Cyber Security Certification best to branch into the Technology Security World

Victor Diaz
Victor Diaz used Ask the Experts™
on
Greetings! I have well over 15 years in the I.T. world specifically in working with Servers & Workstations, I am considering branching out to another field in the I.T. world specifically in the Cyber Security. I have minimal I.T. Security related experience and knowledge.
Q4U: What Cyber Security Certification would be ideal for a novice like me?
There are so many and I would like to focus on the one that will open the doors to that side of the I.T. world.
Thank you in advance!
Comment
Watch Question

Do more with

Expert Office
EXPERT OFFICE® is a registered trademark of EXPERTS EXCHANGE®
Devin BeckerIdentity Management and Security
Distinguished Expert 2018
Commented:
Victor,

According to the CompTIA career certification roadmap here: https://certification.comptia.org/why-certify/roadmap Under the Information Security section. I'd probably start with the CompTIA security Triage, which is:
  • Security+ - General Security Certification for networks, applications, data, access and identity management, and cryptography
  • CySa+ - Focuses on threat detection tools utilized for protecting applications and systems
  • PenTest+ - Focuses on penetration testing and vulnerability assessment

These three should give you a good enough base to be able to get out and start getting in field experience, and since you have 15 years of experience, these are intermediate since you already have the main fundamentals of IT from working with Servers and Workstations for 15+ years. From these you can also move into certifications like: Certified Ethical Hacker, etc.

Also worth noting, that if you aren't familiar with networking(which plays a big part in cyber security, to either do CompTIA Network+, or something like the CCENT/CCNA from Cisco.

Hopefully this helps you out.

Devin Becker
DevOps Associate @ EE
David FavorFractional CTO
Distinguished Expert 2018
Commented:
Generally clients concerned with certifications tend to pay the lowest.

Rather than investing time + money getting certifications, invest your time into learning security, then give talks to local groups about your experiences.

You'll have way fewer clients/headaches + far more money (and free time).

Tip: If you focus on client side security, you'll tend toward in person work at physical locations. This is the lowest income potential.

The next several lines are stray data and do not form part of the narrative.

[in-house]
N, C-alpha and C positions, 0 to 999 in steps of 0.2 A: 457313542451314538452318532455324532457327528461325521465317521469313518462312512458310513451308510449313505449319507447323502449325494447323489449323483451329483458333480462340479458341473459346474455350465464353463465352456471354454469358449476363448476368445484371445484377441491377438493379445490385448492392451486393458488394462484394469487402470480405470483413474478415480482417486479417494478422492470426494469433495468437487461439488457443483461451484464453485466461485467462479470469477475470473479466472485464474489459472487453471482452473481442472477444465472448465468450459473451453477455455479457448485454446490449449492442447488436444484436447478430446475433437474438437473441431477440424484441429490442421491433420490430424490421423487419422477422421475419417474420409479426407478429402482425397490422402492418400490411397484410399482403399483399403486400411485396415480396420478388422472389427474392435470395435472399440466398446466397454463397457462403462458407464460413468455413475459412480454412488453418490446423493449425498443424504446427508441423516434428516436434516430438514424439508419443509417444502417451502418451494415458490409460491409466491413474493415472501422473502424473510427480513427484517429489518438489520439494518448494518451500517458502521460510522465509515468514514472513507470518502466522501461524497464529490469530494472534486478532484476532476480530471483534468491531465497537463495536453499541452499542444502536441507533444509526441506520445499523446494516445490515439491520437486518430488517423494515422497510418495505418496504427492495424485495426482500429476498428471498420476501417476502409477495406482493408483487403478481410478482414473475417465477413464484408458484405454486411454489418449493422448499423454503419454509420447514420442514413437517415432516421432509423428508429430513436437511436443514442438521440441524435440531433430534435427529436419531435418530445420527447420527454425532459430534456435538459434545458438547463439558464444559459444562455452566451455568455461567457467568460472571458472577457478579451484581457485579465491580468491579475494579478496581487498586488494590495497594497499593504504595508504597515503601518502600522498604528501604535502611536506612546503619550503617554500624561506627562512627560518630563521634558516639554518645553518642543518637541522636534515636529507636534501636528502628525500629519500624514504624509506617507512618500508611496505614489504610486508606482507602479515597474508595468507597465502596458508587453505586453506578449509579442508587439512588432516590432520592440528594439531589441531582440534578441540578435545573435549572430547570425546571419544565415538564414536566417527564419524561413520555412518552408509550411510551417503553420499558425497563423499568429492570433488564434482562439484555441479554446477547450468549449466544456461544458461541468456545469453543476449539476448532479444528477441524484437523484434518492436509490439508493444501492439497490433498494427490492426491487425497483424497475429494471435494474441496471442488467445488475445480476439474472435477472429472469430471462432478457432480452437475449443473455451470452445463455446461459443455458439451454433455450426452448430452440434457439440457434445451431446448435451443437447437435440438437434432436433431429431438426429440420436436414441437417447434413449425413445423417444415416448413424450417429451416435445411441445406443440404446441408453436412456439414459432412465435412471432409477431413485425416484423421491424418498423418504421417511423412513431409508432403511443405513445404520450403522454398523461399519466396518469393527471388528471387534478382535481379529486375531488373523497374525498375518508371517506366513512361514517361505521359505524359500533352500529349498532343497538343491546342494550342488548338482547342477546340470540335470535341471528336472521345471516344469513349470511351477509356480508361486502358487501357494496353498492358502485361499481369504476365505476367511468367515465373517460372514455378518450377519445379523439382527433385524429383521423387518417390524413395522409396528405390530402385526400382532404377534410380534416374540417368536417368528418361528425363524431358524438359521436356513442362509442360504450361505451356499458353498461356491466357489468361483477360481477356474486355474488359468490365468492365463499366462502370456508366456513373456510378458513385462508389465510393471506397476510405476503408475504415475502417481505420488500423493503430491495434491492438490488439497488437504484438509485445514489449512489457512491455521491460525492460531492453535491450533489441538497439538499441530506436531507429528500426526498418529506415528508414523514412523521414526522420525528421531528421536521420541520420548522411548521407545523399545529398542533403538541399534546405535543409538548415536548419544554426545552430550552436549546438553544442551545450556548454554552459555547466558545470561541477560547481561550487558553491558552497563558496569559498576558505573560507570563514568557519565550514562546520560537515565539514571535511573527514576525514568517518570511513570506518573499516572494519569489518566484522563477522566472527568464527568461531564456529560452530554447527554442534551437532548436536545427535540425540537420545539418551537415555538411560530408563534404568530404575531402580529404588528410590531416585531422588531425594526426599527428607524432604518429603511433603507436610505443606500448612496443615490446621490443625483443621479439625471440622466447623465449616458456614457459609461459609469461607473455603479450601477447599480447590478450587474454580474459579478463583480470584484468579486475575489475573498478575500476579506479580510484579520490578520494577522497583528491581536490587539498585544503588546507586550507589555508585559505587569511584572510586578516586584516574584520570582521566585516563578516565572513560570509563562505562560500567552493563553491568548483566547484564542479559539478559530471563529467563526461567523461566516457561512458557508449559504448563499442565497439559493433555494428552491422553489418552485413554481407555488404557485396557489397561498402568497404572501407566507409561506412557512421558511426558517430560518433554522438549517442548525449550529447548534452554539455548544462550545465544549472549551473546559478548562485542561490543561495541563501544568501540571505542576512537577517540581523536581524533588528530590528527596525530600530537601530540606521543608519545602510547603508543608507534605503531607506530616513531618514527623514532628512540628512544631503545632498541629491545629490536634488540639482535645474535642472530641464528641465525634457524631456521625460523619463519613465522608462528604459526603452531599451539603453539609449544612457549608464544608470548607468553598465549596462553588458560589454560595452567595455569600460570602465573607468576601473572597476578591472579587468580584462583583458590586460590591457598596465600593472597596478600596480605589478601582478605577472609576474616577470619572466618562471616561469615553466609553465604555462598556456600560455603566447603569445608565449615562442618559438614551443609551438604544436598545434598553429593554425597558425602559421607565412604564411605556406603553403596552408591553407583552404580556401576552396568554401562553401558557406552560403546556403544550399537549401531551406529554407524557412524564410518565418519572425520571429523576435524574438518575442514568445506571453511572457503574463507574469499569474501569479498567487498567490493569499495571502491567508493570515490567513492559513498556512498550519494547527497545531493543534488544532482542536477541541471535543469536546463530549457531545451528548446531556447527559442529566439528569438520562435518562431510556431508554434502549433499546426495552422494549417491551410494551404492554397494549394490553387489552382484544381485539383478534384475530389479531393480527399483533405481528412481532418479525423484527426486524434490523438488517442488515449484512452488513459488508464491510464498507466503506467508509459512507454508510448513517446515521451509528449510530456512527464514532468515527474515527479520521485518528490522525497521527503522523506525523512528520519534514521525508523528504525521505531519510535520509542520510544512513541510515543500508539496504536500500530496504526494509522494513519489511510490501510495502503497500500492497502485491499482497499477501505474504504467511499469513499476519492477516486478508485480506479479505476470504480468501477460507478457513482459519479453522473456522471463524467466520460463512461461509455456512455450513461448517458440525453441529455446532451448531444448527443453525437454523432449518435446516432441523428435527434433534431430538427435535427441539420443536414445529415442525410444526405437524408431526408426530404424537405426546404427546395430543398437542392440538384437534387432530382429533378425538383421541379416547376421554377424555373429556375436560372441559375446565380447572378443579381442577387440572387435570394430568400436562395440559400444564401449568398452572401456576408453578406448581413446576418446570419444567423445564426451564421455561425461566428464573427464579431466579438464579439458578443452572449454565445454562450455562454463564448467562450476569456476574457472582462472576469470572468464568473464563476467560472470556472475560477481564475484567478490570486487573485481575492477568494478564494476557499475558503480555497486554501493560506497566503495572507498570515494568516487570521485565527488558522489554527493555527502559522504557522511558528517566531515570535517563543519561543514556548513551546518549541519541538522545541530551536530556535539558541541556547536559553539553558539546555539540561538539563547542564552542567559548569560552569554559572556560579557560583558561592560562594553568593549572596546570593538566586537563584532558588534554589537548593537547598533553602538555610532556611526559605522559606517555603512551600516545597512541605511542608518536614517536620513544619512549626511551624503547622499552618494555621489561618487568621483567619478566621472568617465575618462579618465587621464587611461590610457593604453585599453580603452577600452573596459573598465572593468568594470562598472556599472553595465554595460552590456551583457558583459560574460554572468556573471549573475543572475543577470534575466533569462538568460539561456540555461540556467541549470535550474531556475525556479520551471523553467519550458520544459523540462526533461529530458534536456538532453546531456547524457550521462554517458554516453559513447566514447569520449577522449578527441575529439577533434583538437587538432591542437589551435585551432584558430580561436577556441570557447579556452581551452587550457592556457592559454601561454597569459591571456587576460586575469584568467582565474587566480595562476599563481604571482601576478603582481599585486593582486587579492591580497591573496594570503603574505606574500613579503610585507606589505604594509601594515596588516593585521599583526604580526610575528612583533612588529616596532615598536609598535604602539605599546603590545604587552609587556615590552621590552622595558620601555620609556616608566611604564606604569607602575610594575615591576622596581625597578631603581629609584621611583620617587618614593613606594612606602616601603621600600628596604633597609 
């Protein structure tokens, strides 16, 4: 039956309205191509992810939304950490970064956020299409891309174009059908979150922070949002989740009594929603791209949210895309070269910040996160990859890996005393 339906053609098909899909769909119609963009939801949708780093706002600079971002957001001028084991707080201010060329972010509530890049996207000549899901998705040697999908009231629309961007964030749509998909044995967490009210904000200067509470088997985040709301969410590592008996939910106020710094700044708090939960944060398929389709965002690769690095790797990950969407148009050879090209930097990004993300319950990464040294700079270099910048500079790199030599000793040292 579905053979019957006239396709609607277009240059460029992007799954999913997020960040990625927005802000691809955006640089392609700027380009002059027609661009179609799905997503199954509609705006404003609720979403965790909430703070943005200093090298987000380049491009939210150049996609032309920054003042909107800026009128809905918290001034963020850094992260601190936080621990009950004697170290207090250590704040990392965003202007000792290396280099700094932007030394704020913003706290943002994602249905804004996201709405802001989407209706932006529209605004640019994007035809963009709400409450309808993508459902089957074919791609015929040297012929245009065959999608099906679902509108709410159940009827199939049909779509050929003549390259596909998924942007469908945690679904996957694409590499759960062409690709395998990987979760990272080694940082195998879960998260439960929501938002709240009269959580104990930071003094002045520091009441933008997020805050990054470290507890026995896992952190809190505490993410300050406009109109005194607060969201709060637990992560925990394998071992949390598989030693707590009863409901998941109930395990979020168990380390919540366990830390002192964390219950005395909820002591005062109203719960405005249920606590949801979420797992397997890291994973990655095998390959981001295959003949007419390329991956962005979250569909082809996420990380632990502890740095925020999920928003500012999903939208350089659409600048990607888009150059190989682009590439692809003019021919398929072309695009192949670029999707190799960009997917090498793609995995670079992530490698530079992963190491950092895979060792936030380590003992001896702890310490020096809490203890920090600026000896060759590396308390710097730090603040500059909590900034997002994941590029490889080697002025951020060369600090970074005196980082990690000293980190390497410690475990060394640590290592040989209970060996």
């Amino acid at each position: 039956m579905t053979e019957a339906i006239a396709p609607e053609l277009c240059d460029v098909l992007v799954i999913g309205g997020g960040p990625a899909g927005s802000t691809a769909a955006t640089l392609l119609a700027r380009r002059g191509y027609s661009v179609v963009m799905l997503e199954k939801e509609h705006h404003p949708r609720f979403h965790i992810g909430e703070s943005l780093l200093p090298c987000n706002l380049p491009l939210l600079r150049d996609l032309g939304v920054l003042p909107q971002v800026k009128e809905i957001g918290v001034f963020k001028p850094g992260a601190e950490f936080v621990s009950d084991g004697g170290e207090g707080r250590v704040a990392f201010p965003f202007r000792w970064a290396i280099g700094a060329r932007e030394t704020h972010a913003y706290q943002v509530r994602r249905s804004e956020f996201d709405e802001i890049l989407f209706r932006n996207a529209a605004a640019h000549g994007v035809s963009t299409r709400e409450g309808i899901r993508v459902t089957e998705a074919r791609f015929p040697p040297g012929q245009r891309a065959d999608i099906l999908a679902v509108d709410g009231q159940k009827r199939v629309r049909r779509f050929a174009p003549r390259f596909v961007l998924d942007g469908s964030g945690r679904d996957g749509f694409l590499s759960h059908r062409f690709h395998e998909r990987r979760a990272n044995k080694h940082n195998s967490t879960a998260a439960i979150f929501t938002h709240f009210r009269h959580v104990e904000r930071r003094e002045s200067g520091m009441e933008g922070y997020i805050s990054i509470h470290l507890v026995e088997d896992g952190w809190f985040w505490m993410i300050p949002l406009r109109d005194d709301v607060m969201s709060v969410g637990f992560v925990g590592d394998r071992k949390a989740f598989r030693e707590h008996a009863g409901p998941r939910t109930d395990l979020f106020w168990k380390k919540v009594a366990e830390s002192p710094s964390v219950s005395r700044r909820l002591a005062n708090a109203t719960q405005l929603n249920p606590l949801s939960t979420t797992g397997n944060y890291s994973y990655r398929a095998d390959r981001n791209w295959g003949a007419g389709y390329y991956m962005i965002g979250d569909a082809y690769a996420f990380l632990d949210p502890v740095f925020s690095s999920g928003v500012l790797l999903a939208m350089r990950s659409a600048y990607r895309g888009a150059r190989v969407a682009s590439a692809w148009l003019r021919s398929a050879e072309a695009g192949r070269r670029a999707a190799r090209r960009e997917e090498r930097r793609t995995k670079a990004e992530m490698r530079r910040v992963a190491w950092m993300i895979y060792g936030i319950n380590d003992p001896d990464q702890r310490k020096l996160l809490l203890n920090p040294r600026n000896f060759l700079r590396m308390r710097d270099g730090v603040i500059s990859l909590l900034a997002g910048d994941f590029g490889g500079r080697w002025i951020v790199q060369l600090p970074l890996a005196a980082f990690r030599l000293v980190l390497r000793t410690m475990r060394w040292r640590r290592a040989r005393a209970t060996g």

Tip: If you focus on server side security, likely all your work will be from the comfort of your home. This is the highest income potential.
A bit tangential to your path, however if you have not done it already, I would suggest looking at ITIL fundamentals certification. It easy to do, and a lot of corporates seem to value it highly.

The next one would probably be CCNA - Security. Much harder.
11/26 Forrester Webinar: Savings for Enterprise

How can your organization benefit from savings just by replacing your legacy backup solutions with Acronis' #CyberProtection? Join Forrester's Joe Branca and Ryan Davis from Acronis live as they explain how you can too.

Exec Consultant
Distinguished Expert 2018
Commented:
Cyber Security is itself a big topic; you can start from anywhere and once you have your foot in the door, explore and navigate the domain.  

There are various subdomains which you can choose to master– pen-testing, malware analysis, security auditing, Security operations center, Incident handling, reverse engineering, etc.

You are not expected to master all of it but some knowledge of the domains will always be helpful to connect the dots afterward.

Below are just some consideration to focus to beef up a strong footing into this field.

Basic skills required - No matter what your experience and the choice of a subdomain, the knowledge of networks is something you cannot do without in cybersecurity. You may refer to the CCNA routing and switching study material for getting the basics clear. Once you are done with networks, go for network security concepts– algorithms, security configurations of devices, encryption, etc.